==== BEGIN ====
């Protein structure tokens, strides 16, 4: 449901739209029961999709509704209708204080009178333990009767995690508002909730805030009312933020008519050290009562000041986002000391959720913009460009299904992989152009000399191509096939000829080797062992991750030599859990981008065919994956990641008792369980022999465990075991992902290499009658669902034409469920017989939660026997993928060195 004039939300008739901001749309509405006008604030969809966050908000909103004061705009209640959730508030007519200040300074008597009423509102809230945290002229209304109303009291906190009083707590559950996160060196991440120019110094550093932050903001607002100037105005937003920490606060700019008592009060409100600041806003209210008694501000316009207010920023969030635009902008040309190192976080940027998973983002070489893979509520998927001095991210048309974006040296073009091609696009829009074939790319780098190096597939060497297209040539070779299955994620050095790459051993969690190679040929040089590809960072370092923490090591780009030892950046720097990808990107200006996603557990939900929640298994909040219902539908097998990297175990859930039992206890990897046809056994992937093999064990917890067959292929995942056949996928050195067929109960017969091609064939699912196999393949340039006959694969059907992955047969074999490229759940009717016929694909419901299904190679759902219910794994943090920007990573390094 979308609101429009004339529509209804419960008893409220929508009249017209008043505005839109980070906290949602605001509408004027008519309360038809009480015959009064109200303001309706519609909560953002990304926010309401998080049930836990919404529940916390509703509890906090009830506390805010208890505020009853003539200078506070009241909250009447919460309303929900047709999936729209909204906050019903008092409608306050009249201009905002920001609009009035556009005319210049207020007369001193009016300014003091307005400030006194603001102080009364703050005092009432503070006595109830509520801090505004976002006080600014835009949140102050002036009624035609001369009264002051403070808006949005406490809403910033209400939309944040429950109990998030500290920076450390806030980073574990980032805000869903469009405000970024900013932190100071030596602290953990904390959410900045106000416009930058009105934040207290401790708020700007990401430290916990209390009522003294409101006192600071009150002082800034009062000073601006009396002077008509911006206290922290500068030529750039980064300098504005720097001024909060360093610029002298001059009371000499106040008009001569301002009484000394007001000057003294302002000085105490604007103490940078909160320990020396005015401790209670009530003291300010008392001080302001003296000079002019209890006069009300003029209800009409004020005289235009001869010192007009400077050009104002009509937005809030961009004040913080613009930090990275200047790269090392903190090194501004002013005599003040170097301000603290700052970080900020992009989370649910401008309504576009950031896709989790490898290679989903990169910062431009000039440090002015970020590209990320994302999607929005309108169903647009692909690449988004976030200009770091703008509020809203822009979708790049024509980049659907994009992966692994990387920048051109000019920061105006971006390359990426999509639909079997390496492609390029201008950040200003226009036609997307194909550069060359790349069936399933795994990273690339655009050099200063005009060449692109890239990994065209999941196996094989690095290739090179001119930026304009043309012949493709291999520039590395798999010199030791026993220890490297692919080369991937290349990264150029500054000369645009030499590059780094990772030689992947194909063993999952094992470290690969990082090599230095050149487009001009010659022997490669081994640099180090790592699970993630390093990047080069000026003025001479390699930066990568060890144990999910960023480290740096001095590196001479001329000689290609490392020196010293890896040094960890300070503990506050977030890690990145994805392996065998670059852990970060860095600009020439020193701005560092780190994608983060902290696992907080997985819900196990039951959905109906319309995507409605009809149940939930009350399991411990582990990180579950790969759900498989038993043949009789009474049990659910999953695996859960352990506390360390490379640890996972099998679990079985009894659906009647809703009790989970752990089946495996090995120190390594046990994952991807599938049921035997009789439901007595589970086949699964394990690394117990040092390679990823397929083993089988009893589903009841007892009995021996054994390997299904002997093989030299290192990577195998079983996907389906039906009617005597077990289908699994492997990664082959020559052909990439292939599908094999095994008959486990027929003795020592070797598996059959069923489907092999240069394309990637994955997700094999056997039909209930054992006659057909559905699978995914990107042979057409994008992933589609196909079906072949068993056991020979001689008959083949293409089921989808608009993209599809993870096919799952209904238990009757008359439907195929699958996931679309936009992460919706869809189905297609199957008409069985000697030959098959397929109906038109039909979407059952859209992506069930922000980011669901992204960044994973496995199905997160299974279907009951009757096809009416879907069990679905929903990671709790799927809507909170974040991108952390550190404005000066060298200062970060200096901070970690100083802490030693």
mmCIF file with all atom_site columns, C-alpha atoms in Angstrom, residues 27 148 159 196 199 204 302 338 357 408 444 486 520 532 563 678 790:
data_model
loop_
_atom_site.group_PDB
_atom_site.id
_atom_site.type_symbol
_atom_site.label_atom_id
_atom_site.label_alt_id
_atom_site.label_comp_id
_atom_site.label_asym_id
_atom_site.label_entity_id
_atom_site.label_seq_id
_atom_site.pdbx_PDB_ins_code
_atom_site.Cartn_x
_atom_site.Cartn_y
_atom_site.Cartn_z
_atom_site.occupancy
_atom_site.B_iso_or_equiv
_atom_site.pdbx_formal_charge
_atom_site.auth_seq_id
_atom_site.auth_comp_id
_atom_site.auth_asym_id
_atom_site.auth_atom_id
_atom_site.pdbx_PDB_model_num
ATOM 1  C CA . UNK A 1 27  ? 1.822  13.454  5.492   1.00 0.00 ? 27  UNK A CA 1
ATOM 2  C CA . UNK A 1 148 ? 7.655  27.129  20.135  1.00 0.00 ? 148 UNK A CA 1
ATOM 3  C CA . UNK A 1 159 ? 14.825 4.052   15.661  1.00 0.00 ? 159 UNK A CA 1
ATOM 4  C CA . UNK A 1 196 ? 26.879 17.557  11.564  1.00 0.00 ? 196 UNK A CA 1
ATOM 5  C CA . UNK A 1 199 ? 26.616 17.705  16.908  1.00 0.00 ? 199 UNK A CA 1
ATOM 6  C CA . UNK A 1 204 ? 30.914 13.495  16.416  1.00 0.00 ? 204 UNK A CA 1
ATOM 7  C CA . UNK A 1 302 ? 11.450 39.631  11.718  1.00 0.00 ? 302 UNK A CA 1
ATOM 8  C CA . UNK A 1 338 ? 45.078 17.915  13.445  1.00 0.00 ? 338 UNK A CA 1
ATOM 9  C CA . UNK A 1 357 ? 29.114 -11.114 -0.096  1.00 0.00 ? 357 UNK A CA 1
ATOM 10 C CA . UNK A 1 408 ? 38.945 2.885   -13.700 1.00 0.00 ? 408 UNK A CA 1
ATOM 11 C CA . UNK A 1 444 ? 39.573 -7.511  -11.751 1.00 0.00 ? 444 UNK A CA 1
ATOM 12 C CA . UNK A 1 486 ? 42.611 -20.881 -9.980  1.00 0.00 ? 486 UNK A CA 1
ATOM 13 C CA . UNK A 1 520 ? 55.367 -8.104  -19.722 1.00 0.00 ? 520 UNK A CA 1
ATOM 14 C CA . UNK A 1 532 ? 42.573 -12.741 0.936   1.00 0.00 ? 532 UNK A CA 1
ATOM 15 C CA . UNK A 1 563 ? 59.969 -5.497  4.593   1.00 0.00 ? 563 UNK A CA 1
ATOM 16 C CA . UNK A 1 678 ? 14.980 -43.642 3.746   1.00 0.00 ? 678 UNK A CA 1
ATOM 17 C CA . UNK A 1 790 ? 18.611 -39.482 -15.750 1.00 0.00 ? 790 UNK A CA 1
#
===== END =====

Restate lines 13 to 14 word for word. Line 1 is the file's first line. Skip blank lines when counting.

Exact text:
_atom_site.label_seq_id
_atom_site.pdbx_PDB_ins_code